At the recent American Israel Public Affairs Committee (AIPAC) conference, each of the remaining United States presidential candidates—except for Democratic contender Sen. Bernie Sanders (I-Vt.), who did not appear—essentially claimed themselves to be the most pro-Israel candidate.
Democrat Hillary Clinton told the crowd that she has the “steady hands” Israel needs and that Israel’s security “is non-negotiable.” Republican Gov. John Kasich of Ohio called his support for Israel “firm and unwavering for more than 35 years of my professional life.” GOP Sen. Ted Cruz of Texas said he would “stand unapologetically with the nation of Israel” and would “not be neutral” on the issue, a swipe at his Republican opponent businessman Donald Trump, who has in the past said he would be a “neutral” peace broker in the Israeli-Palestinian conflict. At the AIPAC conference, Trump promoted himself as a “lifelong supporter and true friend of Israel,” repeatedly urging the audience to “believe me.”
Yet the AIPAC speeches were just that—speeches. What candidates espouse on the campaign trail is almost never a fully accurate foreshadowing of what their policies will be once they’re in office. When it comes to Israel, which has long been touted by the AIPAC lobby and other pro-Israel groups as a bipartisan issue, there have been some shifts in policy of late, says Amnon Cavari, a lecturer at the Lauder School of Government, Diplomacy and Strategy at the Interdisciplinary Center in Herzliya, Israel.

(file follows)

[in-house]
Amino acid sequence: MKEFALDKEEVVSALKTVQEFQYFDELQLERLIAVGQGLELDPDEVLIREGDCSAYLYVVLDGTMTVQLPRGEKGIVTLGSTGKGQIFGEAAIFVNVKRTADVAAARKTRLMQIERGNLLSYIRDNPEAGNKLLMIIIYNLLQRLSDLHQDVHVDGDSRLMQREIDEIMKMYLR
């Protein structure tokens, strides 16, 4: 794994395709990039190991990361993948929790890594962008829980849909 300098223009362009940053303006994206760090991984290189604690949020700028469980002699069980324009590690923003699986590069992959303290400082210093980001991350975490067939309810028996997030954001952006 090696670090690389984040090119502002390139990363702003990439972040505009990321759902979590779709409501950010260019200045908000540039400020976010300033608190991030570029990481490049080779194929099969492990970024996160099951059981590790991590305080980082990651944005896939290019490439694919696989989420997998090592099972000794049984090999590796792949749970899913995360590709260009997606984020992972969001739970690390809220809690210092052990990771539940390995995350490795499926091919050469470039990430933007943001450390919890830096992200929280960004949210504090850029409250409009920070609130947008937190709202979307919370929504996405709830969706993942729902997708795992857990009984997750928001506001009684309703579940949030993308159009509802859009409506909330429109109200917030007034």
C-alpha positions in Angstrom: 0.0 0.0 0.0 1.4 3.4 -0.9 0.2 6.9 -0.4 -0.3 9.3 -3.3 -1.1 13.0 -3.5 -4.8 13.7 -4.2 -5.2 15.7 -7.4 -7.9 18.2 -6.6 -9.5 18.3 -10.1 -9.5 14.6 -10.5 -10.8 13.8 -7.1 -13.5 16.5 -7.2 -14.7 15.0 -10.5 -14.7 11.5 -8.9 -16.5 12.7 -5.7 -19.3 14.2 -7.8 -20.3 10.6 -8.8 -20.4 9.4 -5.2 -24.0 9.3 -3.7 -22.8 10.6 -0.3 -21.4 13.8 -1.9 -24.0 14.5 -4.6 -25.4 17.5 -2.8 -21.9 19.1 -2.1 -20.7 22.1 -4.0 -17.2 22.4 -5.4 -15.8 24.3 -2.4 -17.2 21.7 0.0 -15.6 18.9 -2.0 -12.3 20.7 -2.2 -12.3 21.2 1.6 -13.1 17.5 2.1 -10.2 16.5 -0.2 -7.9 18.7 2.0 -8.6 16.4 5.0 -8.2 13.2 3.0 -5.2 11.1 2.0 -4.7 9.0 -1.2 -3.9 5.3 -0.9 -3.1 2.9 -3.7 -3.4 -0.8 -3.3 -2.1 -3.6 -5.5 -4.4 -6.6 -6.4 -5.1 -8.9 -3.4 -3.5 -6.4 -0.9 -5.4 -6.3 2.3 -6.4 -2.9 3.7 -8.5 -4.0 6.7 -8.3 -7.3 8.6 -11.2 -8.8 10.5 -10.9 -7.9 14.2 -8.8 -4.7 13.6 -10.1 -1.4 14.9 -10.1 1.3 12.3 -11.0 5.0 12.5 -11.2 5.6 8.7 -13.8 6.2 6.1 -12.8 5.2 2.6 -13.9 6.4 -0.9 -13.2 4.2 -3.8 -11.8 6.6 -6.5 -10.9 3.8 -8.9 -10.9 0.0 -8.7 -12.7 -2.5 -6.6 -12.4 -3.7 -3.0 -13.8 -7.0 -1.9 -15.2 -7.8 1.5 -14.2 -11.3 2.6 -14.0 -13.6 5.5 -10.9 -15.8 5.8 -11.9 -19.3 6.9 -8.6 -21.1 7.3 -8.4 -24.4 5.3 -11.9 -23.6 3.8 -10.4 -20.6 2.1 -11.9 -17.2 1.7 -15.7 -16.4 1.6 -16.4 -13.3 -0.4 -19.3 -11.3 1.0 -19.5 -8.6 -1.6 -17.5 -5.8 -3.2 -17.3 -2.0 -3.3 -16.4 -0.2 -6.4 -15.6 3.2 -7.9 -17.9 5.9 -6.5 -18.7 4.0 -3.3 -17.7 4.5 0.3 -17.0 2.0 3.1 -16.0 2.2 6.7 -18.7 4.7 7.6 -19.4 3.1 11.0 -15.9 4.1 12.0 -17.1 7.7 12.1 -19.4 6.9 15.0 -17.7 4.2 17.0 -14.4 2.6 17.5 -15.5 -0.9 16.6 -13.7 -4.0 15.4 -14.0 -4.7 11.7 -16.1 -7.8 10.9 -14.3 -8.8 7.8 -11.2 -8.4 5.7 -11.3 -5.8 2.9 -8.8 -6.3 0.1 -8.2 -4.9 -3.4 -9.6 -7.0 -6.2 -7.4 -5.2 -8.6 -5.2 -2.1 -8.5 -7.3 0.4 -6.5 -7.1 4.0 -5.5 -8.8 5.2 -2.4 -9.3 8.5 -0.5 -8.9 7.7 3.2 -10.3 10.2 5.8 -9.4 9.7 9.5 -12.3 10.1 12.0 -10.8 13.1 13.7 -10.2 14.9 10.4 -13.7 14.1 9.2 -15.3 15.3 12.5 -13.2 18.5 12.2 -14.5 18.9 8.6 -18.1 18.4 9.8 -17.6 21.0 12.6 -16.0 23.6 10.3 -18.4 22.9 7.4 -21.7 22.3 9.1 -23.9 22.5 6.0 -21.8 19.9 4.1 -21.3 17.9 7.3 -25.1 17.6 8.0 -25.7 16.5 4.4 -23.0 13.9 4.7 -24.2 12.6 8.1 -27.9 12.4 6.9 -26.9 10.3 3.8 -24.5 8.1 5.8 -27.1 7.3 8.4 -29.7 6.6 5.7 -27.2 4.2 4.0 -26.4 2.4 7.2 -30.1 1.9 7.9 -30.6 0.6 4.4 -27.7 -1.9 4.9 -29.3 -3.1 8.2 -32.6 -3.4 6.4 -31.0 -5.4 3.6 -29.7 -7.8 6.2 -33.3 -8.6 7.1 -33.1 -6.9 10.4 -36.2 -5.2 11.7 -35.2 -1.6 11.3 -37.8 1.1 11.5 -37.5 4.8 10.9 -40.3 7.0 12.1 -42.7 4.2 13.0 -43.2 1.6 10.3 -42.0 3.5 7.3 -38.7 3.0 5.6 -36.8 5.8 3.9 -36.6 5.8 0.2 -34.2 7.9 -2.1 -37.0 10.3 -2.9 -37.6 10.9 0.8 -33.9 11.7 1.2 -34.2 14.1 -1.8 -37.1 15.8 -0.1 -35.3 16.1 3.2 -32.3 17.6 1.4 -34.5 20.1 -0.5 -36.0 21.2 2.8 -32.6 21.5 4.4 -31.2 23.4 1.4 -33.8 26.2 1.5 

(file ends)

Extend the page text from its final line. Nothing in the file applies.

Cavari says there is a documented growing gap between Republican and Democratic support of Israel. He notes that a poll he recently conducted found that when Republicans were asked whether their sympathies lie more with Israelis or Palestinians, more than 80 percent sided with Israel. In contrast, only around 55 percent of Democrats said the same.